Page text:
Can Cosby’s claim that a press release is a legal contract hold water?

    Bill Cosby, April 3, 2017 (Matt Rourke/AP Photo, File)

    Bill Cosby, April 3, 2017 (Matt Rourke/AP Photo, File)

    Bill Cosby’s upcoming hearing in Montgomery County has taken an odd turn into the world of contract law.

    Cosby’s attorney say an old press release from the former Montgomery County District Attorney announcing that charges wouldn’t be filed against him should be treated like a binding contract, but new prosecutors say that’s “illogical.”

    The 2005 press release from former District Attorney Bruce Caster about not pressing charges against Cosby is a binding agreement, Cosby’s attorneys argue. They say that the recent indecent assault charges show that prosecutors are “knowingly repudiating a binding non-prosecution agreement and trampling Mr. Cosby’s due process rights for political gain.”

    Contract expert Tess Wilkinson-Ryan, a law professor at the University of Pennsylvania, says on a bare-bones level, the press release actually could be claimed as a contract. There was an offer and an acceptance. Sometimes a contract doesn’t have to be more formal than that. But did Cosby and the DA’s office intend it to be legally binding? She says that might be a hard argument to make.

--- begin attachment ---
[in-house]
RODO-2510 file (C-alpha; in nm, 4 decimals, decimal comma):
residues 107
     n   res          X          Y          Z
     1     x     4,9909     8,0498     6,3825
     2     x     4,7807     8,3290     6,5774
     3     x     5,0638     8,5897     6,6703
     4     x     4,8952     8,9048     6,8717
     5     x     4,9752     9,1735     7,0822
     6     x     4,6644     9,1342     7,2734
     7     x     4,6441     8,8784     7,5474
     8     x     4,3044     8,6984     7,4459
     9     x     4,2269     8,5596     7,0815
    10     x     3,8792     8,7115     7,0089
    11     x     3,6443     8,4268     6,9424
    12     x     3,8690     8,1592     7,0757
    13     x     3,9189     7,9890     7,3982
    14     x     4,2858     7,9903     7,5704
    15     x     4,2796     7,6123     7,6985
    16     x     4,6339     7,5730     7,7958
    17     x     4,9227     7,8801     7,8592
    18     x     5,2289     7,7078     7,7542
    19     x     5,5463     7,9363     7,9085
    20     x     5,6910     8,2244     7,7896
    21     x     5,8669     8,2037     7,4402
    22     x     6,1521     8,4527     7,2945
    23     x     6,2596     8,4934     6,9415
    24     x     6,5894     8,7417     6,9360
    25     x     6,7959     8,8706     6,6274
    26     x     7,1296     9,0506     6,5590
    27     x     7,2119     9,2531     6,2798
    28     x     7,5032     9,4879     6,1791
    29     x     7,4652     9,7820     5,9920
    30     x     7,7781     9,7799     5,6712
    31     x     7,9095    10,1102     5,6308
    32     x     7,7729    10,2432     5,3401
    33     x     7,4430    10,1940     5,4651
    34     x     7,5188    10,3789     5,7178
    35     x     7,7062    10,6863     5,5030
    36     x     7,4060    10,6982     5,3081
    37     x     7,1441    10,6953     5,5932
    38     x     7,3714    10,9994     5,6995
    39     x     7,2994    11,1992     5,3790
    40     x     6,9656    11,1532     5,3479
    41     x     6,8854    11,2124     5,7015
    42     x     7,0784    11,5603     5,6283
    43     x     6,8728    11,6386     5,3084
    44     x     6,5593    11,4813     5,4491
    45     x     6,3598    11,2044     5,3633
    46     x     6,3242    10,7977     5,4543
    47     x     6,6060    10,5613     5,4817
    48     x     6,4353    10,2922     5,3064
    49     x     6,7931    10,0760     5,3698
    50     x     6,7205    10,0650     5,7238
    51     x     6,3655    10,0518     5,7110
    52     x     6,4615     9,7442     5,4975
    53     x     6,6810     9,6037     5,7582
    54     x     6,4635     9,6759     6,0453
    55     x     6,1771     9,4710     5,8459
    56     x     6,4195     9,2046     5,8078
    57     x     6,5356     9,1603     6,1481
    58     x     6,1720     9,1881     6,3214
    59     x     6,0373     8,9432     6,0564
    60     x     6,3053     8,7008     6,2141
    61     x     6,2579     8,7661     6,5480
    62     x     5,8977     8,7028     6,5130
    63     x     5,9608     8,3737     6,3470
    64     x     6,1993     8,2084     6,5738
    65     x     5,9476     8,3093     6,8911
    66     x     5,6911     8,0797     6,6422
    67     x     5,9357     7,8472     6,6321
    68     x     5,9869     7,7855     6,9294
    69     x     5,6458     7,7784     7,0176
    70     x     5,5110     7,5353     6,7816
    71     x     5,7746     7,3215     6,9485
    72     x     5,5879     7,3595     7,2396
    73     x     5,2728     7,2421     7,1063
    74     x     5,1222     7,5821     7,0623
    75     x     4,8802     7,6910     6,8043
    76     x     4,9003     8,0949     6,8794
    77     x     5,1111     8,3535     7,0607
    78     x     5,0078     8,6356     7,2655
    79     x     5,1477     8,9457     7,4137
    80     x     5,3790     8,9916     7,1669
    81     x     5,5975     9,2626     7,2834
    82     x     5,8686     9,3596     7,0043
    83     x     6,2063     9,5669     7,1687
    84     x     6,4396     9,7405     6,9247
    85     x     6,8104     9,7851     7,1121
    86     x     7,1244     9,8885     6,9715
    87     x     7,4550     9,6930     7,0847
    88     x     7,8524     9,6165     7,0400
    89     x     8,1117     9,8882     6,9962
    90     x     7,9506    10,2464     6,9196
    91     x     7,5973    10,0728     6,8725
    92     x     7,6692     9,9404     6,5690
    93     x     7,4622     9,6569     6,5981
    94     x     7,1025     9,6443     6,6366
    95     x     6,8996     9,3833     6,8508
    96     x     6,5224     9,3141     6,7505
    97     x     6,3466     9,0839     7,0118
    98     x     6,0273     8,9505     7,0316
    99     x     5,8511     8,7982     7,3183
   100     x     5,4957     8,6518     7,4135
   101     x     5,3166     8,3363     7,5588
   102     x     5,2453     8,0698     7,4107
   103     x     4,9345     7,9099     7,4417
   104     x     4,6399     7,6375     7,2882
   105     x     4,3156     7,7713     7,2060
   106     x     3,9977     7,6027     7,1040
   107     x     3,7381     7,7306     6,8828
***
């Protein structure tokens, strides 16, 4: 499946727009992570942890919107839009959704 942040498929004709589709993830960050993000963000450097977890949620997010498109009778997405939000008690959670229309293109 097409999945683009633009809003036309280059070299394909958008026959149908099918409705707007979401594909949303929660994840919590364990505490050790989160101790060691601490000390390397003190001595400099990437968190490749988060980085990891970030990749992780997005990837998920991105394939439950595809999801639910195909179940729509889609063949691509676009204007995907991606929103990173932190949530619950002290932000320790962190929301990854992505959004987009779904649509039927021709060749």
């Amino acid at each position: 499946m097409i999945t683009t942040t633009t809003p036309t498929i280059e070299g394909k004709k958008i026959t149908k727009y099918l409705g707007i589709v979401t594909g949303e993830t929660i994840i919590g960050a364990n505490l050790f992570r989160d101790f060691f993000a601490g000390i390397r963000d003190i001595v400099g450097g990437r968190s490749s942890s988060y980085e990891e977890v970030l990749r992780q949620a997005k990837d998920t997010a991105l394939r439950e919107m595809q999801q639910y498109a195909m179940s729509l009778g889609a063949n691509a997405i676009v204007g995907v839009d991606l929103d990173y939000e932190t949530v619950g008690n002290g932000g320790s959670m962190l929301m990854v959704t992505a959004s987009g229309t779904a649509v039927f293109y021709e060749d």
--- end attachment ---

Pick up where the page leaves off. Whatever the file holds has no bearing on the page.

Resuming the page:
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    “A press release is a weird way to do that, especially coming from a DA’s Office,” Wilkinson-Ryan said. “This strikes as a contract that would be problematic as a public policy matter.”

    In other words, a DA’s Office can’t make a contract preventing future charges. “That’s not how DA offices operate,” she said.

    Considering the argument Cosby’s attorneys are making, that the press release is an agreement and the new charges are violating that, Wilkinson-Ryan says she can imagine several creative approaches.

    “One conceivable argument would say that the DA’s Office made a promise, it’s not a contract, per say, but it’s a promise that Bill Cosby relied on to his detriment, and justice requires enforcement,” she said. But would that prevail in court? Wilkinson-Ryan says it’s “extremely unlikely.”

    New Montgomery County Prosecutor Kevin Steele says there’s one key phrase in the 2005 press release: that the decision will be reconsidered should the need arise.

    And Steele says the new evidence against Cosby shows that the need has arisen.

    But “it was not until July 2015, when the federal judge made the deposition testimony public — over defendant’s objection —that the need to re-investigate the case arose.”

    A hearing date of Feb. 2 has been set in which both sides will offer arguments around whether t the press release being a contract, and other claims, will be presented in front of a judge.

    Former DA Bruce Castor is expected to testify at the hearing.

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